Long story short
Navori is a digital signage software that creates, manage programs & play content through media players. They are present in 3 different continents and service multinationals such as Cargill, KPMG, Barclay’s Bank and many more. I had the privilege of redesigning their web-based software over a month as their sole UX / UI Designer.
The basics first
Navori was created more than 20 years ago by Jerome Moeri, a brilliant individual I had the chance to meet and work with throughout the time of the project. Graduating from a Master’s degree in Business Administration, he started working on Navori day and night and hasn’t planned to stop anytime soon.
When I first met him and he walked me through the software, he told me he was the one who entirely designed the interface without having any previous experience or assistance from a UI designer. I was of course impressed by the challenge he was able to overcome, but couldn’t help notice the implications it had on the people using it: confusion, task errors, inconsistency…
Why work with Jerome and Navori?
Deciding to work with Jerome was based on a few factors. First, of, he is someone I truly admire because of his devotion to his product and his entrepreneurial spirit which until now served him well. Secondly, because as for Jerome designing an interface was a challenge, digital signage was something I never worked within the past and was MY CHALLENGE to overcome. We directly clicked.
I was the sole consultant and person in the company dedicated to this project, so I took the initiative to interview everyone internally who could provide me with information about the industry, competitors, the product and typical user types. In addition, I always found especially beneficial to create good relationships with the people you’re are going to work with. Keep everyone in the loop, to prevent surprises but also to have a better understanding of their requirements/expectations.
I held meetings with anyone that could help:
- Stakeholders 👨🏼💼
- Technicians 👨💻
I discovered the digital signage market is worth Billions of dollars and is expected to grow upward to $21.92 Billion dollars by 2020! I also learned about the different users on the platform, their goals and some of their limitations. I divided them into three categories:
Integrators: highly skilled individuals who buy the software and develop innovative content.
Hybrid-integrators: agencies contracted by multinationals to provide them with a fully supported service. They install media players, fully produce, manage the content and act as contractors.
End-users: usually a dedicated individual in charge of the digital signage unit inside the company. They usually come from a marketing background and lack from the technical knowledge to properly and efficiently use the software.
I decided to focus my work on end-users because I believe if the interface was understandable for them, it would also be understandable for highly-skilled individuals.
Another part of my research consisted of visiting users in their work environment to witness how they commonly use Navori’s software. I find this practice to be extremely useful to learn about users habits, shortcuts, and common mistakes in their day to day use of the product. I learned that Navori host a day-long training session to familiarise new clients with the interface and also discovered that some clients even draft their own instructions guide (100 pages long) because of the software complexity.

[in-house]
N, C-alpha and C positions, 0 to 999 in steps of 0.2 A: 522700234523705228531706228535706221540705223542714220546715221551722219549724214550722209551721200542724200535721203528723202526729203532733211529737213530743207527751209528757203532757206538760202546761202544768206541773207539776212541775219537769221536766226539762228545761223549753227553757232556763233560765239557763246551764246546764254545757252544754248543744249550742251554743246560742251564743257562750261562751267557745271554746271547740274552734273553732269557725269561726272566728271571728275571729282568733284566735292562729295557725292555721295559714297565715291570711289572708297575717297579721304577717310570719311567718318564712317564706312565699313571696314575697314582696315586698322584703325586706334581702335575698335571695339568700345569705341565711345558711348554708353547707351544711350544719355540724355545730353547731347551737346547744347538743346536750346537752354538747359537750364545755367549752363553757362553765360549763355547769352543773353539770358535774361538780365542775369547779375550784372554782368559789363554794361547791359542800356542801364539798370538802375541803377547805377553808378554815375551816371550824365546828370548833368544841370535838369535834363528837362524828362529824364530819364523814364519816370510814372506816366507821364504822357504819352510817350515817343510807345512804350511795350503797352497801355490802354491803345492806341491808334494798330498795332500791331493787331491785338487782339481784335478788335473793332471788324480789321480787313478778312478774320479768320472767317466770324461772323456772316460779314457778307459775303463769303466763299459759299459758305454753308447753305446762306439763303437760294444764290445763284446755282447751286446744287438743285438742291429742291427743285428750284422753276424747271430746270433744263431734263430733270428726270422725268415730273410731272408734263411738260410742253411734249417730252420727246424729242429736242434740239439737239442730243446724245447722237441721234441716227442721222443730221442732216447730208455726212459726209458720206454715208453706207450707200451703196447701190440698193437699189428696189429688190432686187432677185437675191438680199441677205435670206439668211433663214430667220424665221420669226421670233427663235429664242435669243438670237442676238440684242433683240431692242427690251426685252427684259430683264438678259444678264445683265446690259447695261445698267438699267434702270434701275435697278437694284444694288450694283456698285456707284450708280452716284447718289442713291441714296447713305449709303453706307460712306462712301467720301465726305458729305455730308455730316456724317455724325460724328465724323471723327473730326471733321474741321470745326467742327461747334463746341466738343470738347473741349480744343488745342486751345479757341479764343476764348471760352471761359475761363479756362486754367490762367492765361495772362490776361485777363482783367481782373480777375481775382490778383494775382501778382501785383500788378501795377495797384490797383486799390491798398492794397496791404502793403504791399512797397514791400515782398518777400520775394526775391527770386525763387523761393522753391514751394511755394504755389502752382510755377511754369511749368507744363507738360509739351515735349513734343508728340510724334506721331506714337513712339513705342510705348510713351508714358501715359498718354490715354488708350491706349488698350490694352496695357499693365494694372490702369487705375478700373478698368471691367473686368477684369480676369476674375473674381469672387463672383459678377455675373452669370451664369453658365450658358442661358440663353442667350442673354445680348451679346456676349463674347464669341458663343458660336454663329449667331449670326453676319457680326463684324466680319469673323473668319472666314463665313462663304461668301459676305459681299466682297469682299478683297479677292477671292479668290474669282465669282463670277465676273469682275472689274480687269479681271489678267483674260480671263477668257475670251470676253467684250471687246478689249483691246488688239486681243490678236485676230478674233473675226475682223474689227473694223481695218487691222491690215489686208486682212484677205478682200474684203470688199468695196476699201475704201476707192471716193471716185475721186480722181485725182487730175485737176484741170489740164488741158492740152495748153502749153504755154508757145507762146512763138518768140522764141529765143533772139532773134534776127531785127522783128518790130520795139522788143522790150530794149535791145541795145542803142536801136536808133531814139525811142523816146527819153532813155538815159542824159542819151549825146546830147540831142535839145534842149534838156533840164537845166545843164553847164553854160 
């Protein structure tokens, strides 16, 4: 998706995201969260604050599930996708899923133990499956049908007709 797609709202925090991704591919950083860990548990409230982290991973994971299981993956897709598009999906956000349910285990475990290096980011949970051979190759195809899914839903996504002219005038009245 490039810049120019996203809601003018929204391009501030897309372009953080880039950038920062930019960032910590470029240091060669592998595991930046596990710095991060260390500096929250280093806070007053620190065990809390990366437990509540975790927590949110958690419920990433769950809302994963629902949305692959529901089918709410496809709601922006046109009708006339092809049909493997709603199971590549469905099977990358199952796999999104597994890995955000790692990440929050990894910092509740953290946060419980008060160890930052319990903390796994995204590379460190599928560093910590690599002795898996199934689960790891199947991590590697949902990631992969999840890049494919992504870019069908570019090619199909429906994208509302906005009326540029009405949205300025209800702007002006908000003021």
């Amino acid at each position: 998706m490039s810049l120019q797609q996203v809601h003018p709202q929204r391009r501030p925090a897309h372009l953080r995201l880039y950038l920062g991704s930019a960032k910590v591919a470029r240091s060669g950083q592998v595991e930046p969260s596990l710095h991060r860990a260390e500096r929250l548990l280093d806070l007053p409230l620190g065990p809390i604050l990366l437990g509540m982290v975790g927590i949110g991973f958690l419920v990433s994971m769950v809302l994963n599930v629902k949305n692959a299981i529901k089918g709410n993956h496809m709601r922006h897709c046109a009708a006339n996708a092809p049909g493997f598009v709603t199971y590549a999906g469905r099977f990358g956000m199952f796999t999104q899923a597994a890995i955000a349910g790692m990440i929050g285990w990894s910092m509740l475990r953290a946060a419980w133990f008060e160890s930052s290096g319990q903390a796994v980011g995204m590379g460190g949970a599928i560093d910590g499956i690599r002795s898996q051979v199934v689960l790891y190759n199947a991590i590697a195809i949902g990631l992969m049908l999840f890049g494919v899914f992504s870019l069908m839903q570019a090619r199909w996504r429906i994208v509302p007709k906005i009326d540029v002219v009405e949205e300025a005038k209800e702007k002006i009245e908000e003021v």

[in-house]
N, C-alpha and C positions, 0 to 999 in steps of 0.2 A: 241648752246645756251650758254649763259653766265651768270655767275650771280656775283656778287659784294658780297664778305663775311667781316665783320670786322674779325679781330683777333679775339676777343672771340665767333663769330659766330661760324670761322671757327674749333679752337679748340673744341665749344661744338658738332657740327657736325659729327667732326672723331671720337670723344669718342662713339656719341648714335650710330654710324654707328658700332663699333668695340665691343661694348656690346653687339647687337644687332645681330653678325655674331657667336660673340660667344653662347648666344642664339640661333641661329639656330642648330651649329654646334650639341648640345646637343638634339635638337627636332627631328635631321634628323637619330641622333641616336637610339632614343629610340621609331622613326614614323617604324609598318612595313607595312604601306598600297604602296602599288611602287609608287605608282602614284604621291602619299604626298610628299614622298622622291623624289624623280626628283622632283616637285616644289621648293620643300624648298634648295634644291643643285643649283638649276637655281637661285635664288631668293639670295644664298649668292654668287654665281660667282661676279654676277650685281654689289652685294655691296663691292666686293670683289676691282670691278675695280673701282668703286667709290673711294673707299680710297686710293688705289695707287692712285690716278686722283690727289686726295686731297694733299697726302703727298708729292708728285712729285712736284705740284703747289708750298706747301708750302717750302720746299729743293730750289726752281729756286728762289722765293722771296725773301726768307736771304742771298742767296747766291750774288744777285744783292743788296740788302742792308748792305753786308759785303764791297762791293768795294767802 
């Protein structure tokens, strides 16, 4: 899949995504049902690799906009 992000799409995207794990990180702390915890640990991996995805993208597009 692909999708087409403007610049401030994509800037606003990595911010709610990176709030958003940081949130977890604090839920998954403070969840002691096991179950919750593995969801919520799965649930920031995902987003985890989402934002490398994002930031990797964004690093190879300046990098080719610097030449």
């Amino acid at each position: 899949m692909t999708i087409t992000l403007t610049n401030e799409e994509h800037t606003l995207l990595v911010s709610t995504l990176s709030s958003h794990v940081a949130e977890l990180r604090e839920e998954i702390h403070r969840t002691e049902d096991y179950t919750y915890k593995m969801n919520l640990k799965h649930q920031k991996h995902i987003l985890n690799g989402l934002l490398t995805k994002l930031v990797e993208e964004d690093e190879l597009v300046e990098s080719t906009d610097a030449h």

What should I focus on?
Based on my research, a redesign of the interface was strongly needed following 3 main principles:
In addition, if Navori wanted to grow their business, they couldn’t sustain to host training days and leave their new clients with a product that was too complicated to use internally. Soooo, I introduced the idea of designing a new onboarding system to guide users through the core functionalities of the product so they could, in turn, familiarize themselves and have the ability to perform core functionalities.
It would reduce inefficiencies internally, reducing the resources invested in training and support centers while at the same time improving the user and visual experience.
Working with data collected and the insights from the research, I was able to map out the users’ journey map, which guided me through the different stages of wireframes.
I like prototyping with InVision because it is a great tool to share designs collaboratively and collect feedback from teams internally as well as external users.
If you remember in the research part, I came up to the conclusion that the design needed to be intuitive, consistent and learnable. The three principles inspired me to always keep in mind Norman Nielsen Usability Heuristics when designing my screens:
Visibility of system status,
Consistency and standards,
Recognition rather than recall,
Aesthetics and minimalist design.
This is the reason why I chose IBM carbon design system to use as an inspiration for Navori’s design system. I find it to be the perfect combination to visualize a complex amount of data and perform tasks without confusion.
The solution was delivered to the client fairly recently and Navori is still working on implementing the solution. In other words, I’m not allowed to share the end result…YET! Prototype COMING 🔜…
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In conclusion, I am thankful that I had the opportunity to work with Jerome, his team and the chance to add my DNA to the product. It was challenging because of the short time frame but I learned a lot on digital signage and how to introduce UX design practices in a new environment.
🤗 I once again realized the importance of user research. Always put the user first.
😪 I would have loved the opportunity to have more time to work on other parts of the product.
😬 Maybe one day I’ll be lucky enough to work with Navori again!